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Tom Tierney

The Most Interesting Man in Smithville, Texas
(Artistic Division)

Marilyn Monroe Once Took Out His Garbage

By John Troesser

I learned of the death of Tom Tierney in the obits of the Clearwater Times this morning. I had just written to a friend last week that I was about to publish an interview I had had with Tom a few years before. All I needed was a phone call to Smithville to verify a few facts. The less than 50 words of that Florida obituary only mentioned he had “accidentally” found fame and fortune by “dressing - and undressing notables from Greta Garbo to George Washington.” As is often the case, Mr. Tierney, who was 85, was worthy of a far more expansive obit. Fortunately one was provided by the New York Times. – Editor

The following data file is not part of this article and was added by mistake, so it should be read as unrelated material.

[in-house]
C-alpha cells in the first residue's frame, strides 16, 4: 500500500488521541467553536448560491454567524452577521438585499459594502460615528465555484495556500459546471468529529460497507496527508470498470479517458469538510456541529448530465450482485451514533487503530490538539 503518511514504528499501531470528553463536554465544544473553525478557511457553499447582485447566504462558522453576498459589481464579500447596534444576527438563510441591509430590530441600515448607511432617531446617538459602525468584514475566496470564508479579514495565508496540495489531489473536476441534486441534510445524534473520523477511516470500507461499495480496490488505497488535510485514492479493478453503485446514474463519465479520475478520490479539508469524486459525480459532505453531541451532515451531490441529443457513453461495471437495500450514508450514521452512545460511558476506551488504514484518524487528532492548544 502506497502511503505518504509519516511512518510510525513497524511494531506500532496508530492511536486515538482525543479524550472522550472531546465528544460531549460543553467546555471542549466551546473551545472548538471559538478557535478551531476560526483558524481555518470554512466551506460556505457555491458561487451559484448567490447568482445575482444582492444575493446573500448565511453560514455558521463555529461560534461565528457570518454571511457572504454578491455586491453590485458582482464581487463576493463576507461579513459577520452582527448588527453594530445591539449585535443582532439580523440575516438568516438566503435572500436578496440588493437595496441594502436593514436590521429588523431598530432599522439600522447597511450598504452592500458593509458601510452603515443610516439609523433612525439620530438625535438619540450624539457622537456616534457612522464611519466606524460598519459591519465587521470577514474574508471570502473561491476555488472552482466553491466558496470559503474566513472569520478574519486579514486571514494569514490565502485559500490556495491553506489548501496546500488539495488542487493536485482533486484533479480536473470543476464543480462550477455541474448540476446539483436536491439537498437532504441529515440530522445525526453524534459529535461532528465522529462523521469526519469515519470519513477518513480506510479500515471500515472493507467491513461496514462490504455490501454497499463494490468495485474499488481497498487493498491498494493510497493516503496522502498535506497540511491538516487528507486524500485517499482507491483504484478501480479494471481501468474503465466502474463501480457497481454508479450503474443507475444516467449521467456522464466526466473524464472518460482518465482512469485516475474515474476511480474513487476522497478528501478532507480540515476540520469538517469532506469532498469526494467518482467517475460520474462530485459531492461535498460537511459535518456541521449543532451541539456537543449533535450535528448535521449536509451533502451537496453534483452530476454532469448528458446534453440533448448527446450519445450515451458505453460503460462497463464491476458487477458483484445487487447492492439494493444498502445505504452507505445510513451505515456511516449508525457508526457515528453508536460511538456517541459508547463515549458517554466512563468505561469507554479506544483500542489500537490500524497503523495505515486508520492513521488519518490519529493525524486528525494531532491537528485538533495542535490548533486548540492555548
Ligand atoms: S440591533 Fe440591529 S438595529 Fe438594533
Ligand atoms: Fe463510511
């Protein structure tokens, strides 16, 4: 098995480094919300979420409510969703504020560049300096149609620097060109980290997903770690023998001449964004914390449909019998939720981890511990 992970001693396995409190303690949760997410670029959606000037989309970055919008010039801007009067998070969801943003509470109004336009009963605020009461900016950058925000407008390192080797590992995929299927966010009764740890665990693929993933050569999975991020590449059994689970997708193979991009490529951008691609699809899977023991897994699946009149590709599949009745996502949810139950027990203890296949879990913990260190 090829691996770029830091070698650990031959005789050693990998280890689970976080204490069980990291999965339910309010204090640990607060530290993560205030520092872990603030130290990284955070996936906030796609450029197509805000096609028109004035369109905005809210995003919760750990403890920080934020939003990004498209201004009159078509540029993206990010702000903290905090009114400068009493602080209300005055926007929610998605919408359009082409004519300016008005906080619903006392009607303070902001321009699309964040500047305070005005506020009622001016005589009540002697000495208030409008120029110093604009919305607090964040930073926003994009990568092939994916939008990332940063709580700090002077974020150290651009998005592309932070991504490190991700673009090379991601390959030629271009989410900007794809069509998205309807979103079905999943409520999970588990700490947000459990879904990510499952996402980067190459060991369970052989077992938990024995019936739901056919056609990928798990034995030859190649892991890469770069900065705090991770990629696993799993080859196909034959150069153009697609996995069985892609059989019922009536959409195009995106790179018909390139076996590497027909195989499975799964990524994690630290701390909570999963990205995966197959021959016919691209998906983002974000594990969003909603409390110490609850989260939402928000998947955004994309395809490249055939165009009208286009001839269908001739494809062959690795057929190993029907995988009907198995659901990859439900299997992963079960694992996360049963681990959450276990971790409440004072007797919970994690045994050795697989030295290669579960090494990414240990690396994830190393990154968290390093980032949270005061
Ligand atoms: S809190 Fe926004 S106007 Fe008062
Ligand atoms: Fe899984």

Tom Tierney portrait
Tom Tierney

I was introduced to Tom Tierney by Adina Lewis, the head of the Smithville chamber of commerce at the time. She had also introduced me to the late L.D. Clark, The Most Interesting Man in Smithville (Academic Division). Ms. Lewis knew everyone in Smithville and she also recognized the important qualities of candor and character.

Tom, who was originally from Beaumont, started his art career when he was a boy – making sketches from newspaper fashion ads for local department stores on the living room floor. Of the many anecdotes he shared, one was how he finally got to meet his (unknown to her) mentor. She had been a fashion illustrator for the Beaumont Enterprise and Master Tom admired her work greatly. He had even made attempts to meet her, but her work schedule wouldn’t allow it. Many years later, after an artistic seminar. she came up to Tom to tell him how much she admired his work. She was surprised that Tom knew her by name but even more surprised to learn he had learned figure drawing and fashion from her work. The ultimate complement.